Sir, love the shelf. After fallowing your directions, i found an error. You state that 6- 9 1/2 pieces are needed, yet in the photos provided you used 7. We tried using just 6 and the shelf comes out a little wonky. After closer reading, and picture studying, we found our error. My son now has an awesome shelf for his room. Also was able to work on his Cub Scout Badge in the process. Thank You!!!


6 years ago on Step 3

I love the shelf. It's Amazing what you can do with one simple board!

I do have a couple of questions though.

What is the advantage of using a biscuit joiner, biscuits and glue to join the shelves over screws or nails and glue?

Also did you do anything to the wood to protect it from the bathroom moisture and the water splashes it will have to endure being right next to the sink, or did you just choose wood that could deal with it.

2 replies

Reply 6 years ago on Introduction

I'm an amateur, so please don't take my answer as fact, but I believe that by using the biscuits and glue it should create a bond that should be comparable to a solid piece of wood. Using a mechanical fastener like screws or nails should give it just as much strength, but the major advantage I see is that you can not see the biscuits. Especially if you want to stain the shelf.

Although I don't think they will get to much direct water. They biggest problem will be the humidity, I think paint will give them enough protection. My sister in law used a semi gloss paint, (some kind of green), hopefully it will protect the shelf.


Reply 6 years ago on Introduction

Hmm, you're an amateur who's able to achieve professional results :)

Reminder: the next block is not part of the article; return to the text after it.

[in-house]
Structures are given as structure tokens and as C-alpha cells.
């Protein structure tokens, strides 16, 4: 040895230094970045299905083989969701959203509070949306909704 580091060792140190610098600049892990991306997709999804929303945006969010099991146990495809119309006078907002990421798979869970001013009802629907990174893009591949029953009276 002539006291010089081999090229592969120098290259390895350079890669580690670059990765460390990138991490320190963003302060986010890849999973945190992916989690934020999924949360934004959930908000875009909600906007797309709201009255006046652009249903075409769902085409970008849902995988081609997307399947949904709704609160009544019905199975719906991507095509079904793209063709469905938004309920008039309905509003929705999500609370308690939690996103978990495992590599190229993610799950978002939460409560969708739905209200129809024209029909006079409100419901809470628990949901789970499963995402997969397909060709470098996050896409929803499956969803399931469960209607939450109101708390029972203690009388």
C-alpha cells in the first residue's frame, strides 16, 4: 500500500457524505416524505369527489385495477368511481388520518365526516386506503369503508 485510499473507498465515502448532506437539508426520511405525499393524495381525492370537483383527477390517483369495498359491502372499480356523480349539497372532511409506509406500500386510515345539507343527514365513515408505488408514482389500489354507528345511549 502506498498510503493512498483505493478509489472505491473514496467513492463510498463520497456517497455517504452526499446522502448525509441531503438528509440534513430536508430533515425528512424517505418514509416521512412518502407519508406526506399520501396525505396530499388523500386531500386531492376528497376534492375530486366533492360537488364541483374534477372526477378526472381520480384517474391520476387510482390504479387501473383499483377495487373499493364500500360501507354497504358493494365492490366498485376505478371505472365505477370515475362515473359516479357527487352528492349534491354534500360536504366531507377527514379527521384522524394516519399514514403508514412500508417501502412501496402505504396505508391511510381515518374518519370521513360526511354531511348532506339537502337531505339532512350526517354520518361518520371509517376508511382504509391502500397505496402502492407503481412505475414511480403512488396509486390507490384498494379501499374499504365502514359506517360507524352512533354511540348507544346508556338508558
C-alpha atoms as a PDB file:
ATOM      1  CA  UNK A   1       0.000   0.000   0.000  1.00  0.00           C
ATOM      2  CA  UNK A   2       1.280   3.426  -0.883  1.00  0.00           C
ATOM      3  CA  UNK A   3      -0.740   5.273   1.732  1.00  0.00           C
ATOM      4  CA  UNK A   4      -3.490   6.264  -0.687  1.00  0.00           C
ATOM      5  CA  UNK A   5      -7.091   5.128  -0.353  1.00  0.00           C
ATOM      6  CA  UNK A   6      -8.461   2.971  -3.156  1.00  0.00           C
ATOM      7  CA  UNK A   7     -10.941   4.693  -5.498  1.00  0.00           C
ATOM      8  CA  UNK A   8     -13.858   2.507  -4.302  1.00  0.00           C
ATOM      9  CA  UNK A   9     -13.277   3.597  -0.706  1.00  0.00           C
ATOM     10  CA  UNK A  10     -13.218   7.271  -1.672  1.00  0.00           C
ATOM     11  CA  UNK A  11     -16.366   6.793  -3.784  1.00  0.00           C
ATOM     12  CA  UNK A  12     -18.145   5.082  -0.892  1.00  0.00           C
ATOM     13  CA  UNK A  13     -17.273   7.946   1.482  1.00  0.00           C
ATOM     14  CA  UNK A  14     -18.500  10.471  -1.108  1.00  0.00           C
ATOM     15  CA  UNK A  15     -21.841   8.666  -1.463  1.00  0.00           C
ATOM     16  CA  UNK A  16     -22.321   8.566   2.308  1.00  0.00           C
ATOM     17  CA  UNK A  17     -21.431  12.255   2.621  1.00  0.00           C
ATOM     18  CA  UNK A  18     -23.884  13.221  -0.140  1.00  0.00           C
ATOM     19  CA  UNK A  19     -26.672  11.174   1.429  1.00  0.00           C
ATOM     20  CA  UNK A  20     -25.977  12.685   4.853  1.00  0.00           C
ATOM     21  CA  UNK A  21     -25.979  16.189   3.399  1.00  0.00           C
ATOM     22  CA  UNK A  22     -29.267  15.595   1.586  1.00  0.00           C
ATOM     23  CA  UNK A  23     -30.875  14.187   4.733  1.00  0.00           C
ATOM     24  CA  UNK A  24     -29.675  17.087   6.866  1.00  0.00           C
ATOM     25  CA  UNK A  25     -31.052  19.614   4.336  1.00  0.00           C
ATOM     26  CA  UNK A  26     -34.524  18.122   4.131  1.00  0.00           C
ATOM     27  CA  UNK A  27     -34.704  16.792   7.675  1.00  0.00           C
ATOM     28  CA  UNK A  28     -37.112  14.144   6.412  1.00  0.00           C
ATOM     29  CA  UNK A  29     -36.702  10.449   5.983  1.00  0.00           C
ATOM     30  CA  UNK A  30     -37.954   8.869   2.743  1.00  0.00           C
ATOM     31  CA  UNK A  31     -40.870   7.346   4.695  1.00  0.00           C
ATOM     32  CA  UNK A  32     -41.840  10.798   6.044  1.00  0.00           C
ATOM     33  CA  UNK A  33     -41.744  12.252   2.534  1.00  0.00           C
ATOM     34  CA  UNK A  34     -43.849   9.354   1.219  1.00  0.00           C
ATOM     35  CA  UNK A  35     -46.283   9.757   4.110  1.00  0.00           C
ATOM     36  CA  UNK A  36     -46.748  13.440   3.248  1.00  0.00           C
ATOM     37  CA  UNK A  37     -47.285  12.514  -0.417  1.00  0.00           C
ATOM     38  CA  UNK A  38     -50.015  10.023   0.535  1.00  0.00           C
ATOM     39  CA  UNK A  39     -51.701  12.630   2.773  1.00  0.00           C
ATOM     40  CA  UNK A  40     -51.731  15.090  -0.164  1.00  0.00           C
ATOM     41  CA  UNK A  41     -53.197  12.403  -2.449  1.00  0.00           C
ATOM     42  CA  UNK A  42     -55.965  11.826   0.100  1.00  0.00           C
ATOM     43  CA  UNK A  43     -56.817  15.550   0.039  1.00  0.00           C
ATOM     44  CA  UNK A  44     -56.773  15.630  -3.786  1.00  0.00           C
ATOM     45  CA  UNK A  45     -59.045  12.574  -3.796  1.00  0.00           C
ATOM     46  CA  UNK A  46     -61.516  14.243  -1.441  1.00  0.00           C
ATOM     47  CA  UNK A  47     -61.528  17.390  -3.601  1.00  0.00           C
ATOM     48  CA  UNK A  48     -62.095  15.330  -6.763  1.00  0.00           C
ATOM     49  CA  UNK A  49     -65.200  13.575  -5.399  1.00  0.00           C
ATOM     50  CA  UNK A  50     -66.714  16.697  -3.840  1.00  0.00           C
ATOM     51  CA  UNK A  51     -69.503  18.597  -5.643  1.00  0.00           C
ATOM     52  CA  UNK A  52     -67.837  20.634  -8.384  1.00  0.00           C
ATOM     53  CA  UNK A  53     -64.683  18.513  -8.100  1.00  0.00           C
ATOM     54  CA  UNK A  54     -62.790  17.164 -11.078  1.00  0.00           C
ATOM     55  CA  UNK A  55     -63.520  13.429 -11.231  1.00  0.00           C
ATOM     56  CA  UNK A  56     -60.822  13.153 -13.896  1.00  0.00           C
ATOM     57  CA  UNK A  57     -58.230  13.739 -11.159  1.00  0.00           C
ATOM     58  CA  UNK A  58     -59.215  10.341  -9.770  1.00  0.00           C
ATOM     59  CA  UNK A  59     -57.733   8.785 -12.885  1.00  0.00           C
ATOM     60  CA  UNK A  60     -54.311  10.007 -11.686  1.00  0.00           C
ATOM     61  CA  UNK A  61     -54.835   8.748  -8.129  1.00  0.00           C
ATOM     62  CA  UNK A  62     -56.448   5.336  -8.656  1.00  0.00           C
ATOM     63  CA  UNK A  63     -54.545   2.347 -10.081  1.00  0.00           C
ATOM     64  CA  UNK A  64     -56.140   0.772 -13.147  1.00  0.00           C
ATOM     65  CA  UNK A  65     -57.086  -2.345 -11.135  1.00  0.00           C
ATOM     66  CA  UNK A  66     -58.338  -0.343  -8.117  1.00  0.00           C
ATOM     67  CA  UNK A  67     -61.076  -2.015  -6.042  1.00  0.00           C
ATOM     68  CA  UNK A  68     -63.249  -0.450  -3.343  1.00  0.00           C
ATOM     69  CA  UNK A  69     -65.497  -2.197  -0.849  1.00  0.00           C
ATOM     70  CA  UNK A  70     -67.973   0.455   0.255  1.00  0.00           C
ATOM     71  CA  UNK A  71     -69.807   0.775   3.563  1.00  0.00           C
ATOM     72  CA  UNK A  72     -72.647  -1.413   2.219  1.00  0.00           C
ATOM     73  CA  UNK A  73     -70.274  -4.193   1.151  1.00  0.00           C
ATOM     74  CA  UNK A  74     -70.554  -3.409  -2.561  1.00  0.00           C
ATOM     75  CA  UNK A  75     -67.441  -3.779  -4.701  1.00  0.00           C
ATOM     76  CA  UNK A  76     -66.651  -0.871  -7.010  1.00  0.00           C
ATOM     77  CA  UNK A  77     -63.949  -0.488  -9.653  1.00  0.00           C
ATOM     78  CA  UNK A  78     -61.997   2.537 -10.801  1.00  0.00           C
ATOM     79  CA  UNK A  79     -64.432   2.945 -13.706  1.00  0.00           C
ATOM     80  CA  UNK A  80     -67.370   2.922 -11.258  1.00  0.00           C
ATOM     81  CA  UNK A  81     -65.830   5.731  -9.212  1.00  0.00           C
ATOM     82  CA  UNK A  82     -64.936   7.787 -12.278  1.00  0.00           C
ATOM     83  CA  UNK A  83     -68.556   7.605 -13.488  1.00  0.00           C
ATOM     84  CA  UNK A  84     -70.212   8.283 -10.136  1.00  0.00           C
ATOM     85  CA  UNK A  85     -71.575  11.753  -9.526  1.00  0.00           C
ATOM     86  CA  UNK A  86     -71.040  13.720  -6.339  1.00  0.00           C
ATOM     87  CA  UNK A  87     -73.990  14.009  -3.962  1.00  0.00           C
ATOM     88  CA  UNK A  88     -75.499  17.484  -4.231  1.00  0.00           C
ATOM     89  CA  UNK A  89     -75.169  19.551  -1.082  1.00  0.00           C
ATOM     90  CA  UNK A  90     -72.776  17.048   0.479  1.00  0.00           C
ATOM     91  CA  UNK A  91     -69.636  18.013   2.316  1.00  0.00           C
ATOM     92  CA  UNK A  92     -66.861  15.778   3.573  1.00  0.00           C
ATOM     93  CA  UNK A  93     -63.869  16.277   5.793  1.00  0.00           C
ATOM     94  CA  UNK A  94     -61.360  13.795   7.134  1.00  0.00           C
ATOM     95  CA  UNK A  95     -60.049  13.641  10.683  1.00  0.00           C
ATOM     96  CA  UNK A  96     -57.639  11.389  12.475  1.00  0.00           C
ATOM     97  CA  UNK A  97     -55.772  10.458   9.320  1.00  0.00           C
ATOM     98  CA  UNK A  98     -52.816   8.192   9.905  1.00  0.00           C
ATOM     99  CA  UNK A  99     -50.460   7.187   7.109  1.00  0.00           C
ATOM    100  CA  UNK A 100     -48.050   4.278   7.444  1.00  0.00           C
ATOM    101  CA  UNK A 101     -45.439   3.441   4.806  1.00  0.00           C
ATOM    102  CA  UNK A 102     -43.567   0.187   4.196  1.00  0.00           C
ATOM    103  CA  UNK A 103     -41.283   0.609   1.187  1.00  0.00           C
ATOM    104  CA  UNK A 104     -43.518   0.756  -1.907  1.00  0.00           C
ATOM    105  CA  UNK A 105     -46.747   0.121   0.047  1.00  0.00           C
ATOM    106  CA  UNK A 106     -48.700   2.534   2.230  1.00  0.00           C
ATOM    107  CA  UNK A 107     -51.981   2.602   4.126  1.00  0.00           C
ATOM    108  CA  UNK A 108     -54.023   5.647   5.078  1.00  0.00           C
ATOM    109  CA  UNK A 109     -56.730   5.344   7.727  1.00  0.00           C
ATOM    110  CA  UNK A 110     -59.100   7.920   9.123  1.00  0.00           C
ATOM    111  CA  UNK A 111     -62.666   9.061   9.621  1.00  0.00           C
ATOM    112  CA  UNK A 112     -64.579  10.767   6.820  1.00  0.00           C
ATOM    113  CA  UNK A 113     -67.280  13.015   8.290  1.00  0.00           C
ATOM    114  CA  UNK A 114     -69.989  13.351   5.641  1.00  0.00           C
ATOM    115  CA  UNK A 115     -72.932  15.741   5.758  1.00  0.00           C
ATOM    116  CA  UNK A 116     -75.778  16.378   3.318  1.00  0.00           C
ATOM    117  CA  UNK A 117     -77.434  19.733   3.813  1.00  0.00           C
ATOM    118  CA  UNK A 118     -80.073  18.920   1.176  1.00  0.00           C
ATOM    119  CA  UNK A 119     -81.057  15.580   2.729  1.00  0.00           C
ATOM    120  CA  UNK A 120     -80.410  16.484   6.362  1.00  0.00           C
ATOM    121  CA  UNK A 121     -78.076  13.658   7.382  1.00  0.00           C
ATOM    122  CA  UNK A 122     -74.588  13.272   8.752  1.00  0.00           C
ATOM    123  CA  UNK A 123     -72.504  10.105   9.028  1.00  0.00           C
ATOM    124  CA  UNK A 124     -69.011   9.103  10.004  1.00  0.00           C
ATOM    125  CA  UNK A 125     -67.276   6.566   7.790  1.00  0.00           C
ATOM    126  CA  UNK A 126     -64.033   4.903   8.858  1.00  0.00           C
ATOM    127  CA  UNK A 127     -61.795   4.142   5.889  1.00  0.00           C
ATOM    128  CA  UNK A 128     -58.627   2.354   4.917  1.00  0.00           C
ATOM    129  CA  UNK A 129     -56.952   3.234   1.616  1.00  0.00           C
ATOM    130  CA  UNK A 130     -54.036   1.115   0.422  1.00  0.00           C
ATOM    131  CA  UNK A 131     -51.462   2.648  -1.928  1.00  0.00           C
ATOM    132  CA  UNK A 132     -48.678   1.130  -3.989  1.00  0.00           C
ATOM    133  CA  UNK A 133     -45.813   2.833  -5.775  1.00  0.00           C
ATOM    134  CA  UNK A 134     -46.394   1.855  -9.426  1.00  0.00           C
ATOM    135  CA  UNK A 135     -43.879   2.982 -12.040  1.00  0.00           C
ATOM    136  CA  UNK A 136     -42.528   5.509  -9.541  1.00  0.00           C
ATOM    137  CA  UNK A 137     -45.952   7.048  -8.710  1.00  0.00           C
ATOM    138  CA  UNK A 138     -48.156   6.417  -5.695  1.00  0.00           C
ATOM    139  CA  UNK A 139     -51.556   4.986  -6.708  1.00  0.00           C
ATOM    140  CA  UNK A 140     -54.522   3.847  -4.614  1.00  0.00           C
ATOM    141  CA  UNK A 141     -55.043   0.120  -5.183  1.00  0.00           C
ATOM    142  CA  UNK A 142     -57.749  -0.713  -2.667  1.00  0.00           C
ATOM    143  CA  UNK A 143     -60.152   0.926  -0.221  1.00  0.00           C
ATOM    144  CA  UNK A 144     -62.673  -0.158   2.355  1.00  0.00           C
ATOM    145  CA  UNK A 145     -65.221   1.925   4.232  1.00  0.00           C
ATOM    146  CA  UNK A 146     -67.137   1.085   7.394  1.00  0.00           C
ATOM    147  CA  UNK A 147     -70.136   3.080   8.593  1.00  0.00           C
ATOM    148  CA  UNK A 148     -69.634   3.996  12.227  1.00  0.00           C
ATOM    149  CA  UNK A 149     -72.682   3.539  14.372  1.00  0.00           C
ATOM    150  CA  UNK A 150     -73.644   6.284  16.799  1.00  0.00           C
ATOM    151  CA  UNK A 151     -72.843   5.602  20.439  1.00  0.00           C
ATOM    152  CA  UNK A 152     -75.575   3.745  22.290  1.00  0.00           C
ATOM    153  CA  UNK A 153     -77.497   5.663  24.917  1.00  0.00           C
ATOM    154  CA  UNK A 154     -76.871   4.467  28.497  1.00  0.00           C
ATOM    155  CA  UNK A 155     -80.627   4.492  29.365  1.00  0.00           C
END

Thanks for letting me know, as I really did not know the why as to one way over the other.

I've seen the hand held biscuit joiner every time I go visit my local Harbor Freight and wondered what it did (they don't explain the purpose of most tools, they just sell them). LOL Despite that I wondered if i should get it, as it is one of the cheaper tools they sell.


6 years ago on Introduction

Thank you all for your comments, I got the ideal from doing a Google search for corner shelves. I hope you enjoy

I'm with Amy on this one. I think this shelf will work great on light items, and feel sturdy, but I don't think it can hold that much weight

I don't think this design would be strong enough for a load of books. Books are much heavier than the sort of toiletries, make-up stuff, etc., that'll be on this set of shelves!


6 years ago on Introduction

I don't have the equipment to make the biscuit cuts... could I pre-drill holes and drill in screws instead?

1 reply

Reply 6 years ago on Introduction

Screws and glue should work great too. I only used a biscuit jointer because I have access to one at techshop, otherwise I would have used glue with finish nails. Just maybe try to counter sink them and conceal the screw holes with a wood dowel that can be sanded flush that way they will blend in nicely.


6 years ago on Introduction

Very nice! Lucky sister-in-law, I'd say...

Might want to use some sort of clear sealant-type finish since it's in a place likely to get damp...

ROFL most of my bar clamps have that same Harbor Freight orange and white tag on them too :-)

Great instructable! Off to measure our counter area now.


6 years ago on Introduction

Love it, love it love it!!! Thank you for the great details!
And I have JUST the space for it, too!

Gotta love instructables...